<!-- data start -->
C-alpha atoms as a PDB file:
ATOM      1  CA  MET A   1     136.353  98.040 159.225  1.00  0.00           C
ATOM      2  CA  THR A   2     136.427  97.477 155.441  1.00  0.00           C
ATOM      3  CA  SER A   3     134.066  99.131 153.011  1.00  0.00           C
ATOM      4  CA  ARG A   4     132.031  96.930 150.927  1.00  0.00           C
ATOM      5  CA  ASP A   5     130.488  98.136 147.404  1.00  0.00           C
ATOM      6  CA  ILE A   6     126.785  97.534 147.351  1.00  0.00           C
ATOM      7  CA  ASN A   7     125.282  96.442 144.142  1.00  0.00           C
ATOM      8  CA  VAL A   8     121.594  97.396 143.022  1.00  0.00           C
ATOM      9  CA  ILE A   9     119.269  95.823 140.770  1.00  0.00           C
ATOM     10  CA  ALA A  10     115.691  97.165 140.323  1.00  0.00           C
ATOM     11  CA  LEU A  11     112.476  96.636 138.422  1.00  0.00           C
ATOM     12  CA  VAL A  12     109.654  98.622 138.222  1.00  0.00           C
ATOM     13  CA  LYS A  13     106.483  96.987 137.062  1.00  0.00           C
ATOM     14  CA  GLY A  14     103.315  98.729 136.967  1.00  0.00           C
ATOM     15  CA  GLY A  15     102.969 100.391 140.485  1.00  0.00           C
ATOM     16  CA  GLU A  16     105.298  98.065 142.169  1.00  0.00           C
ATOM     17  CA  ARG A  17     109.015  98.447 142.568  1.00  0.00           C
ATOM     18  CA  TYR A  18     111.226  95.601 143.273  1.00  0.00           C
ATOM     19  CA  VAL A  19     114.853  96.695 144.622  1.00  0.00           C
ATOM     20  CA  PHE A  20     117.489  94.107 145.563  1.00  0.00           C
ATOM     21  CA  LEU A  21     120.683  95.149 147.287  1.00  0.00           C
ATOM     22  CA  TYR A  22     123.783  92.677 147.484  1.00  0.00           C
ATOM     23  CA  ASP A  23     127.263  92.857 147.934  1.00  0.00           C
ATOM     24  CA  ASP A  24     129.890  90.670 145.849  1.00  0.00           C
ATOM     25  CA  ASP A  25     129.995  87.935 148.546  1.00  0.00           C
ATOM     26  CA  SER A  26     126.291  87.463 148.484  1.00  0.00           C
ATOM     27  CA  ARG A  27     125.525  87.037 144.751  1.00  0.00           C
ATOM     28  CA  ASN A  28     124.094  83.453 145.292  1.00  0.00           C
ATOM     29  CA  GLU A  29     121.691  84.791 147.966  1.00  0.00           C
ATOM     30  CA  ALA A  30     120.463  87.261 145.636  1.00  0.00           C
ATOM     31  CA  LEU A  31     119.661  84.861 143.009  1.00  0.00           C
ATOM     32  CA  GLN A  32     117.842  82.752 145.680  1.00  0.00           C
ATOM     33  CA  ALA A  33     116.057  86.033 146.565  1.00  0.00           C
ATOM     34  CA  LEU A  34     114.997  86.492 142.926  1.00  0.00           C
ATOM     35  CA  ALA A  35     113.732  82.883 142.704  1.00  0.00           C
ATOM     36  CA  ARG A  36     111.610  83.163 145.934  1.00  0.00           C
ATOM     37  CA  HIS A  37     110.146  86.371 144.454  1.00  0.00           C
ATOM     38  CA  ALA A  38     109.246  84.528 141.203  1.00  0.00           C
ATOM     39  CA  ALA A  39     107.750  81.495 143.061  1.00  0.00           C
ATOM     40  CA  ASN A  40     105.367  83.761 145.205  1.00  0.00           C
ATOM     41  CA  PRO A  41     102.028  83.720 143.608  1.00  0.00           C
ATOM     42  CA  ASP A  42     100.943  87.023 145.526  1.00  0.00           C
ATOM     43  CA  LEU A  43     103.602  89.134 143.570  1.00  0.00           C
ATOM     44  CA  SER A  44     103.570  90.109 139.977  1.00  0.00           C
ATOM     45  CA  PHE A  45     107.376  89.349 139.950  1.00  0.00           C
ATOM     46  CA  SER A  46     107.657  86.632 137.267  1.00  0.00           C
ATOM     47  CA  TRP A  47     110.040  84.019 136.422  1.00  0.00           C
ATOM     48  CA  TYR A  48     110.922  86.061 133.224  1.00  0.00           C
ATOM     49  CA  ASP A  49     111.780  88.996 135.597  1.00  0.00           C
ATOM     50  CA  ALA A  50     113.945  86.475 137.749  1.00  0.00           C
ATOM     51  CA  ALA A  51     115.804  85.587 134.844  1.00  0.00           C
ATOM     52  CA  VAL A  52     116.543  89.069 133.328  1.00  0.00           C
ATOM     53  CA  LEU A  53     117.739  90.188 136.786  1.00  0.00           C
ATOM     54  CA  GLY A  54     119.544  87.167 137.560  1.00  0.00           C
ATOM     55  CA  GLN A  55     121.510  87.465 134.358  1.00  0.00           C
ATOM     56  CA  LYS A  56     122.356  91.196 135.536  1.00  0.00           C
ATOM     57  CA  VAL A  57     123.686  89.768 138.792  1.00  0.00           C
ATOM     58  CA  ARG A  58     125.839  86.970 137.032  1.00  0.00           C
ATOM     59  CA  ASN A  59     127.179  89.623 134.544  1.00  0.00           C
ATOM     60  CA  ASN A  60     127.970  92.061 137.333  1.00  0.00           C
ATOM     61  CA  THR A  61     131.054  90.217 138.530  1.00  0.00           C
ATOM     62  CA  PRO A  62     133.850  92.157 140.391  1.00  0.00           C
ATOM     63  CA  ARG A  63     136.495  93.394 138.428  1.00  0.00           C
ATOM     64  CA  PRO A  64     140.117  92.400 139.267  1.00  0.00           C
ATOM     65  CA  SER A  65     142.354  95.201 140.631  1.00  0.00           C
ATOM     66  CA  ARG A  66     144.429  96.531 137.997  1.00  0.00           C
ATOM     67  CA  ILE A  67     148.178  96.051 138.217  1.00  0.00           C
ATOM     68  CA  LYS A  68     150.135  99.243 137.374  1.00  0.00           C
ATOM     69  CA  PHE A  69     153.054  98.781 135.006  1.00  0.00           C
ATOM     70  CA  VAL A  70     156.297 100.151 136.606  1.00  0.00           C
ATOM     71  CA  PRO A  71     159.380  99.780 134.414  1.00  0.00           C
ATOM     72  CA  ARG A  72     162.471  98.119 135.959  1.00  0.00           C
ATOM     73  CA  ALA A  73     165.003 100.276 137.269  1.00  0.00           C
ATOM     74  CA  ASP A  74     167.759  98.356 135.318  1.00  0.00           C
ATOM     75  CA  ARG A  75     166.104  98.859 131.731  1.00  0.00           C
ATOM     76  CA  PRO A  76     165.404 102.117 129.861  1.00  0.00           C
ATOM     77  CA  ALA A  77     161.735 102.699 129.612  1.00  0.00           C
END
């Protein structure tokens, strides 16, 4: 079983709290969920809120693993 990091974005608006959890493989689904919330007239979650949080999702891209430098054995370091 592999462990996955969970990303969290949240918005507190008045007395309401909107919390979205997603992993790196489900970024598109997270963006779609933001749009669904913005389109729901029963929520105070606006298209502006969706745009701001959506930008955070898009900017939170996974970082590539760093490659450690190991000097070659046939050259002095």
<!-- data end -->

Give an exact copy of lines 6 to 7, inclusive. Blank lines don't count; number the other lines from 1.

ATOM      5  CA  ASP A   5     130.488  98.136 147.404  1.00  0.00           C
ATOM      6  CA  ILE A   6     126.785  97.534 147.351  1.00  0.00           C